Sunday 27 May 2018

Only 50pc of stroke victims ‘recover partially’

Doha, December 9, 2009

Of those who experience a stroke, about 50 percent will make a partial recovery and may live the rest of their lives with significant neurological problems that affect their movement and speech, said a professor of neurology.

The World Health Organisation says stroke is a leading cause of disability around the world, and it’s a condition that evades notice until it’s upon you, said Dr Leopold Streletz, associate professor of neurology at WCMC-Q, established in partnership with Qatar Foundation and part of Weill Cornell Medical College of Cornell University of the US.

Dr Streletz was speaking at a public lecture entitled “Strokes of Insight.”

“One minute, you are normal.  The next minute, you are paralyzed or numb on one side of your face or body, you cannot speak or have difficulty walking or any combination of these symptoms,” Dr Streletz said.

How strokes happen

Dr Streletz explained that there are two types of stroke – hemorrhagic, caused when arteries that serve the brain become weak and rupture; and ischemic, caused by blockages in arteries serving the brain.

Hemorrhagic strokes are usually caused by untreated high blood pressure against weak vessel walls in the brain, Dr Streletz said. But these are less common than ischemic strokes, which account for 80 per cent of all incidents.

The most common cause of ischemic strokes is hardening of the arteries or what the medical community terms atherosclerosis, Dr Streletz said. This situation results in narrowing of the arteries, which leads to clot formation.

“It’s important to note that 50 per cent of all strokes are caused by hardening of the arteries and many of these can be prevented,” Dr. Streletz said.

“About 30 per cent of strokes are caused directly by heart problems, where blood clots form on the valve surface or in a chamber of the organ and break loose, travelling to the brain and blocking blood flow there.”

When the arteries serving the brain become blocked, the cells affected die within minutes and cannot be replaced.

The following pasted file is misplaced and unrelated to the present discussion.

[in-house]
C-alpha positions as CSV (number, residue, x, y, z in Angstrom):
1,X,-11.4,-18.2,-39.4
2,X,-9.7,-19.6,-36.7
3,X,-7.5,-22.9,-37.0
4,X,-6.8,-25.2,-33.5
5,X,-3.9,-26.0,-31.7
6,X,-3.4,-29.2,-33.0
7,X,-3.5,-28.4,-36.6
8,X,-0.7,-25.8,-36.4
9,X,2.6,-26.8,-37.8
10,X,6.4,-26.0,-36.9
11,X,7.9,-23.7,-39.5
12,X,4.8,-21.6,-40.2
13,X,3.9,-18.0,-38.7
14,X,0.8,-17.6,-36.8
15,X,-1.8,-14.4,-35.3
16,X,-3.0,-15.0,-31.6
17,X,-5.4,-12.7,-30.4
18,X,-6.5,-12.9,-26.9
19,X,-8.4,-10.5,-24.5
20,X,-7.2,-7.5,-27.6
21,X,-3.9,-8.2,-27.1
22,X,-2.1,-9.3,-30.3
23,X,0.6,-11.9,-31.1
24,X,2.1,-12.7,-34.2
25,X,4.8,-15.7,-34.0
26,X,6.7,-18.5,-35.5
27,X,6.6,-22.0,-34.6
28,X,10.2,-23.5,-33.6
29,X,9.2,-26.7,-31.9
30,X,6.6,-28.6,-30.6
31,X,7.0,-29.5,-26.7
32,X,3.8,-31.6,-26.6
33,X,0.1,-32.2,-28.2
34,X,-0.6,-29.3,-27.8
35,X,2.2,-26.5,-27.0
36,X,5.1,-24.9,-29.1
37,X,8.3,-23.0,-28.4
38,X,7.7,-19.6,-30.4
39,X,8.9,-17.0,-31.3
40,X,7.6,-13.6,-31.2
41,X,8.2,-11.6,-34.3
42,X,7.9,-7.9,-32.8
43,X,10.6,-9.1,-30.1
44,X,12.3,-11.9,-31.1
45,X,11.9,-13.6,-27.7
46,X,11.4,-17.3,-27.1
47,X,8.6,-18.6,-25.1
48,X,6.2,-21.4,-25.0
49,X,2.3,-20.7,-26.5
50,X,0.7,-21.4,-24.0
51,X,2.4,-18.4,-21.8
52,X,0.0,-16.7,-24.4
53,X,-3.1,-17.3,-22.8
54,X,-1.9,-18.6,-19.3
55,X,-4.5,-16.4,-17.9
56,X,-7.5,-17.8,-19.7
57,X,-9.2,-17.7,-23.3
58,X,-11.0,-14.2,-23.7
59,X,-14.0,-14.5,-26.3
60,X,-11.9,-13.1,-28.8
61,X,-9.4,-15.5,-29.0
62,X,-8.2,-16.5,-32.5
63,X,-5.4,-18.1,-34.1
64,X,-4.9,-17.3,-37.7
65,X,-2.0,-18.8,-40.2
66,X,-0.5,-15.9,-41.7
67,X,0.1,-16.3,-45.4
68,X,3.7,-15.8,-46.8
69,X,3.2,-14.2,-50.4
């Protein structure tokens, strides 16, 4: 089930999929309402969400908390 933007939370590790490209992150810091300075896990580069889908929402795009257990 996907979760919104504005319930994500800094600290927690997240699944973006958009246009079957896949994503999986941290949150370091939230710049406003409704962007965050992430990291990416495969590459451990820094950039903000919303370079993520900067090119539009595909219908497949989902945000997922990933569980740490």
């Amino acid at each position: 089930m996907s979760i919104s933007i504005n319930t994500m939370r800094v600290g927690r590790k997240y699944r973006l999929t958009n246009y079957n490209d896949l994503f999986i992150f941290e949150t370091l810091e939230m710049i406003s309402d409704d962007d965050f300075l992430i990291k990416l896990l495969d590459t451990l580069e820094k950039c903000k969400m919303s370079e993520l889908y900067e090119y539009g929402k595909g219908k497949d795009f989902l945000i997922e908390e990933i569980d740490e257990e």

The result is a loss of function in the part of the nervous system associated with the place in the brain where the stroke occurred—usually producing paralysis, loss of feeling, problems with speech, loss of vision or difficulty walking.


Hardening and narrowing of the arteries happens naturally as we age, Dr Streletz explained, but it’s accelerated by habits and medical conditions such as high blood pressure, smoking, high cholesterol levels, obesity and lack of exercise.

“High blood pressure is the biggest risk factor for heart attacks and stroke,” Dr Streletz said, “but you can’t know what your blood pressure is unless it is measured by a doctor or nurse so it is often termed ‘the silent killer.’”

Dr Streletz urged everyone in the audience to have their blood pressure measured to make sure the numbers are below 140/90. Anything above that for either number signals a need for the patient to start a blood pressure reduction program.

Additionally, diabetes affects one out of every four people in the region over the age of 65, Dr Streletz said, and one out of every 10 people older than 75 has a heart problem known as atrial fibrillation, which is the most common cardiac cause of stroke.

“An examination by your doctor and a simple blood test can reveal any of these conditions that are major causes of stroke,” Dr Streletz said. “If you have any of these conditions, it’s important to listen to your doctor’s advice and see them regularly to ensure that these conditions are treated and properly controlled.”

Warning signs and symptoms

Major warning signs of a stroke include:

• Sudden numbness or weakness of the face, arm, or leg, especially on one side of the body
• Sudden confusion or difficulty speaking or understanding
• Sudden trouble with vision in one or both eyes
• Sudden onset of the worst headache of your life

Dr Streletz said that these symptoms might linger or they may last for only a brief time, in which case they are part of a transient ischemia attack or TIA. Caused by the same process that produces most strokes, TIAs block arteries in the brain and are a critical warning sign that you could be headed for a larger stroke.

Evaluation and treatment

Proper evaluation usually requires immediate hospitalisation. After a thorough medical examination—including an EKG, CT scan of the head and basic clinical laboratory blood tests—the treatment focuses on either relieving the blood clot or arterial block that caused the ischemic stroke, or on stopping the bleeding of the hemorrhagic stroke.

In some cases new clot-busting drugs may be used, in others carotid surgery or other intracranial surgery may be in order.

Even if you do not have any of these troubling health conditions, it’s important to note that a number of health and lifestyle factors can increase the risk for stroke, Dr. Streletz said. Smoking and excess weight are a couple of the major causes of heart attacks and strokes. – TradeArabia News Service

Tags: Doha | Stroke | WCMC-Q | blood clot |

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